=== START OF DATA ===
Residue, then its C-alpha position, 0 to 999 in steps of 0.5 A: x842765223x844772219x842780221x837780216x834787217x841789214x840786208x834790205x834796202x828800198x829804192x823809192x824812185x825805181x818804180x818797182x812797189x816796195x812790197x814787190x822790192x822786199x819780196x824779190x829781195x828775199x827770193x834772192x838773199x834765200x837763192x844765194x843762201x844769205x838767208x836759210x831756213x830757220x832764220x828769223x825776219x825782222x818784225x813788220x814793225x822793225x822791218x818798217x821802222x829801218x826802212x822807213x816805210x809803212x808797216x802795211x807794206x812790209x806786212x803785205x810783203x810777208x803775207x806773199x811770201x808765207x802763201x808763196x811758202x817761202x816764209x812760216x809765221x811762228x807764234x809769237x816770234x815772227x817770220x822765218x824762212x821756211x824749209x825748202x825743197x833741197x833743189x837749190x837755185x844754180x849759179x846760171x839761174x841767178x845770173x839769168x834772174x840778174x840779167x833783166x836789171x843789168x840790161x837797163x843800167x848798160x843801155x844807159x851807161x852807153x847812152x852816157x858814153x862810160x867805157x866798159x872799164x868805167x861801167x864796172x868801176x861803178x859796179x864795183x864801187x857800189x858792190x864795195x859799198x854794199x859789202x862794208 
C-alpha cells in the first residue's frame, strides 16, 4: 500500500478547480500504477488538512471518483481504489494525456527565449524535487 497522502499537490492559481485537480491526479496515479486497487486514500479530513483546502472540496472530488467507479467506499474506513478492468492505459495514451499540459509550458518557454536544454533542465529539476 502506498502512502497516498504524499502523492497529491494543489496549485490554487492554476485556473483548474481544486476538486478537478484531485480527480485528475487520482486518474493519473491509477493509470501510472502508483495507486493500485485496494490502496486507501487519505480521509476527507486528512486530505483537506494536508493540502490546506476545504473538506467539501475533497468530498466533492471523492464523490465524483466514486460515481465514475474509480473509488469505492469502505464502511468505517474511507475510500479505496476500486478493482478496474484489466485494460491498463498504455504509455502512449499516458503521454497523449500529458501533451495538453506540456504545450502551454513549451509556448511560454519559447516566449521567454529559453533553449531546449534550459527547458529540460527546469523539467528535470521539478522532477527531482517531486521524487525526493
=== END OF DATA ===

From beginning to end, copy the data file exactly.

Residue, then its C-alpha position, 0 to 999 in steps of 0.5 A: x842765223x844772219x842780221x837780216x834787217x841789214x840786208x834790205x834796202x828800198x829804192x823809192x824812185x825805181x818804180x818797182x812797189x816796195x812790197x814787190x822790192x822786199x819780196x824779190x829781195x828775199x827770193x834772192x838773199x834765200x837763192x844765194x843762201x844769205x838767208x836759210x831756213x830757220x832764220x828769223x825776219x825782222x818784225x813788220x814793225x822793225x822791218x818798217x821802222x829801218x826802212x822807213x816805210x809803212x808797216x802795211x807794206x812790209x806786212x803785205x810783203x810777208x803775207x806773199x811770201x808765207x802763201x808763196x811758202x817761202x816764209x812760216x809765221x811762228x807764234x809769237x816770234x815772227x817770220x822765218x824762212x821756211x824749209x825748202x825743197x833741197x833743189x837749190x837755185x844754180x849759179x846760171x839761174x841767178x845770173x839769168x834772174x840778174x840779167x833783166x836789171x843789168x840790161x837797163x843800167x848798160x843801155x844807159x851807161x852807153x847812152x852816157x858814153x862810160x867805157x866798159x872799164x868805167x861801167x864796172x868801176x861803178x859796179x864795183x864801187x857800189x858792190x864795195x859799198x854794199x859789202x862794208 
C-alpha cells in the first residue's frame, strides 16, 4: 500500500478547480500504477488538512471518483481504489494525456527565449524535487 497522502499537490492559481485537480491526479496515479486497487486514500479530513483546502472540496472530488467507479467506499474506513478492468492505459495514451499540459509550458518557454536544454533542465529539476 502506498502512502497516498504524499502523492497529491494543489496549485490554487492554476485556473483548474481544486476538486478537478484531485480527480485528475487520482486518474493519473491509477493509470501510472502508483495507486493500485485496494490502496486507501487519505480521509476527507486528512486530505483537506494536508493540502490546506476545504473538506467539501475533497468530498466533492471523492464523490465524483466514486460515481465514475474509480473509488469505492469502505464502511468505517474511507475510500479505496476500486478493482478496474484489466485494460491498463498504455504509455502512449499516458503521454497523449500529458501533451495538453506540456504545450502551454513549451509556448511560454519559447516566449521567454529559453533553449531546449534550459527547458529540460527546469523539467528535470521539478522532477527531482517531486521524487525526493